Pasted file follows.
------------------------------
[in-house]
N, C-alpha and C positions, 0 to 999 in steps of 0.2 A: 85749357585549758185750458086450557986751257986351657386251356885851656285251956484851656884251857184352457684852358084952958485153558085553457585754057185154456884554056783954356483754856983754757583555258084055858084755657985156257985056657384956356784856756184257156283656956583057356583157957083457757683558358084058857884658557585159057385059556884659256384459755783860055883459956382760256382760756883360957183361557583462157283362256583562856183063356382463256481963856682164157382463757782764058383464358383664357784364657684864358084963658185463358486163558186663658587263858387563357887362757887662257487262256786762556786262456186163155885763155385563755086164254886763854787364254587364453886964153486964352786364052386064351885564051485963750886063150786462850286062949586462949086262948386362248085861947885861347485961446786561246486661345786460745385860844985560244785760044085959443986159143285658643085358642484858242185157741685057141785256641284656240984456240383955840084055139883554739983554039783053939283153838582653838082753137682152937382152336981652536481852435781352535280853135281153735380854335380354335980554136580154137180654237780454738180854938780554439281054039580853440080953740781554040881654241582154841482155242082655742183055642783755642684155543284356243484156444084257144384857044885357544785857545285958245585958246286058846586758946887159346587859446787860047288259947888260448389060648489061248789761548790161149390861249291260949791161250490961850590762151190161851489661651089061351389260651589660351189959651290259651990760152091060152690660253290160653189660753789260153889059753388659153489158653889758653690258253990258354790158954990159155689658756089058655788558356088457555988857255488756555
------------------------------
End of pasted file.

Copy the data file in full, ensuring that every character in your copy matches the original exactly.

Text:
[in-house]
N, C-alpha and C positions, 0 to 999 in steps of 0.2 A: 85749357585549758185750458086450557986751257986351657386251356885851656285251956484851656884251857184352457684852358084952958485153558085553457585754057185154456884554056783954356483754856983754757583555258084055858084755657985156257985056657384956356784856756184257156283656956583057356583157957083457757683558358084058857884658557585159057385059556884659256384459755783860055883459956382760256382760756883360957183361557583462157283362256583562856183063356382463256481963856682164157382463757782764058383464358383664357784364657684864358084963658185463358486163558186663658587263858387563357887362757887662257487262256786762556786262456186163155885763155385563755086164254886763854787364254587364453886964153486964352786364052386064351885564051485963750886063150786462850286062949586462949086262948386362248085861947885861347485961446786561246486661345786460745385860844985560244785760044085959443986159143285658643085358642484858242185157741685057141785256641284656240984456240383955840084055139883554739983554039783053939283153838582653838082753137682152937382152336981652536481852435781352535280853135281153735380854335380354335980554136580154137180654237780454738180854938780554439281054039580853440080953740781554040881654241582154841482155242082655742183055642783755642684155543284356243484156444084257144384857044885357544785857545285958245585958246286058846586758946887159346587859446787860047288259947888260448389060648489061248789761548790161149390861249291260949791161250490961850590762151190161851489661651089061351389260651589660351189959651290259651990760152091060152690660253290160653189660753789260153889059753388659153489158653889758653690258253990258354790158954990159155689658756089058655788558356088457555988857255488756555